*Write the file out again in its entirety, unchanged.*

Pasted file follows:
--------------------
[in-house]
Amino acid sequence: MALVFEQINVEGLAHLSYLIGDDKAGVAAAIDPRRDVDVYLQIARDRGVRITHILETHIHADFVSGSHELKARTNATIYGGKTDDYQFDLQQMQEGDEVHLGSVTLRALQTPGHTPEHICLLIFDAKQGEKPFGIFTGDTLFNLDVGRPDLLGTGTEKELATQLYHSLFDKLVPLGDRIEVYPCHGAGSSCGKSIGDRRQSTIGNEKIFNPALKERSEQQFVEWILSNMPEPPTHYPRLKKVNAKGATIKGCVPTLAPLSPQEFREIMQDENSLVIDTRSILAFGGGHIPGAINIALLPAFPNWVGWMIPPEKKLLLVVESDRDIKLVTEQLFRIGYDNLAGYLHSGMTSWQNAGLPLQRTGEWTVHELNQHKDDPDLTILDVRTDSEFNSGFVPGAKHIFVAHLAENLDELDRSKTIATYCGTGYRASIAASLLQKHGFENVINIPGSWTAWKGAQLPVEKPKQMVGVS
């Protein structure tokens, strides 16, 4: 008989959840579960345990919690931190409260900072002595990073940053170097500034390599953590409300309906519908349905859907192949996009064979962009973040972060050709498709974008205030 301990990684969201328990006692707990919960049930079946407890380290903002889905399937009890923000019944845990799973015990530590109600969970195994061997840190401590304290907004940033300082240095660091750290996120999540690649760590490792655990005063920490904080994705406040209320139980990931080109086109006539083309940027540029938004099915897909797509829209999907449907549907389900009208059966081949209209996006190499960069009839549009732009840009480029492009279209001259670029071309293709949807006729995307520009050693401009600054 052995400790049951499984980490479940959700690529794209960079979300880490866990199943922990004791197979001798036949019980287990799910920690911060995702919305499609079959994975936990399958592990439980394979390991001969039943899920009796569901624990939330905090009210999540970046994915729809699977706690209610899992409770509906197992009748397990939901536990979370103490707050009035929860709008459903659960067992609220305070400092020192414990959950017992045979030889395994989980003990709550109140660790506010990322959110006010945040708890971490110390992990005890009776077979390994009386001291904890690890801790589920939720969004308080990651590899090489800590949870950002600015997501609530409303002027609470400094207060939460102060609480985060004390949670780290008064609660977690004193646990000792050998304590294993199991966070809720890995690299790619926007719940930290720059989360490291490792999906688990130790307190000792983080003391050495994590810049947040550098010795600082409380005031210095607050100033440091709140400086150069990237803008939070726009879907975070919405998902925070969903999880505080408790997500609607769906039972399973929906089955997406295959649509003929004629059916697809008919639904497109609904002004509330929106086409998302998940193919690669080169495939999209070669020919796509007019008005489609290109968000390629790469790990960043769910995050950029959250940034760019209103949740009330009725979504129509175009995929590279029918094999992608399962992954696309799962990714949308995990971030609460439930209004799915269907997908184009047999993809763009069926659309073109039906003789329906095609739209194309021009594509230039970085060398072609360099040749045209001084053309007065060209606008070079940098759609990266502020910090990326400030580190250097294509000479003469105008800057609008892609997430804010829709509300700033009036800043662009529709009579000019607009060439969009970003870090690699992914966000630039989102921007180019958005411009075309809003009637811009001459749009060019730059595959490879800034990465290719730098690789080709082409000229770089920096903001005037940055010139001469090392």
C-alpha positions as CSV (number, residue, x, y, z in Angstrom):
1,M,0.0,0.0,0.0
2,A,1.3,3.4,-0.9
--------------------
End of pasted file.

[in-house]
Amino acid sequence: MALVFEQINVEGLAHLSYLIGDDKAGVAAAIDPRRDVDVYLQIARDRGVRITHILETHIHADFVSGSHELKARTNATIYGGKTDDYQFDLQQMQEGDEVHLGSVTLRALQTPGHTPEHICLLIFDAKQGEKPFGIFTGDTLFNLDVGRPDLLGTGTEKELATQLYHSLFDKLVPLGDRIEVYPCHGAGSSCGKSIGDRRQSTIGNEKIFNPALKERSEQQFVEWILSNMPEPPTHYPRLKKVNAKGATIKGCVPTLAPLSPQEFREIMQDENSLVIDTRSILAFGGGHIPGAINIALLPAFPNWVGWMIPPEKKLLLVVESDRDIKLVTEQLFRIGYDNLAGYLHSGMTSWQNAGLPLQRTGEWTVHELNQHKDDPDLTILDVRTDSEFNSGFVPGAKHIFVAHLAENLDELDRSKTIATYCGTGYRASIAASLLQKHGFENVINIPGSWTAWKGAQLPVEKPKQMVGVS
């Protein structure tokens, strides 16, 4: 008989959840579960345990919690931190409260900072002595990073940053170097500034390599953590409300309906519908349905859907192949996009064979962009973040972060050709498709974008205030 301990990684969201328990006692707990919960049930079946407890380290903002889905399937009890923000019944845990799973015990530590109600969970195994061997840190401590304290907004940033300082240095660091750290996120999540690649760590490792655990005063920490904080994705406040209320139980990931080109086109006539083309940027540029938004099915897909797509829209999907449907549907389900009208059966081949209209996006190499960069009839549009732009840009480029492009279209001259670029071309293709949807006729995307520009050693401009600054 052995400790049951499984980490479940959700690529794209960079979300880490866990199943922990004791197979001798036949019980287990799910920690911060995702919305499609079959994975936990399958592990439980394979390991001969039943899920009796569901624990939330905090009210999540970046994915729809699977706690209610899992409770509906197992009748397990939901536990979370103490707050009035929860709008459903659960067992609220305070400092020192414990959950017992045979030889395994989980003990709550109140660790506010990322959110006010945040708890971490110390992990005890009776077979390994009386001291904890690890801790589920939720969004308080990651590899090489800590949870950002600015997501609530409303002027609470400094207060939460102060609480985060004390949670780290008064609660977690004193646990000792050998304590294993199991966070809720890995690299790619926007719940930290720059989360490291490792999906688990130790307190000792983080003391050495994590810049947040550098010795600082409380005031210095607050100033440091709140400086150069990237803008939070726009879907975070919405998902925070969903999880505080408790997500609607769906039972399973929906089955997406295959649509003929004629059916697809008919639904497109609904002004509330929106086409998302998940193919690669080169495939999209070669020919796509007019008005489609290109968000390629790469790990960043769910995050950029959250940034760019209103949740009330009725979504129509175009995929590279029918094999992608399962992954696309799962990714949308995990971030609460439930209004799915269907997908184009047999993809763009069926659309073109039906003789329906095609739209194309021009594509230039970085060398072609360099040749045209001084053309007065060209606008070079940098759609990266502020910090990326400030580190250097294509000479003469105008800057609008892609997430804010829709509300700033009036800043662009529709009579000019607009060439969009970003870090690699992914966000630039989102921007180019958005411009075309809003009637811009001459749009060019730059595959490879800034990465290719730098690789080709082409000229770089920096903001005037940055010139001469090392």
C-alpha positions as CSV (number, residue, x, y, z in Angstrom):
1,M,0.0,0.0,0.0
2,A,1.3,3.4,-0.9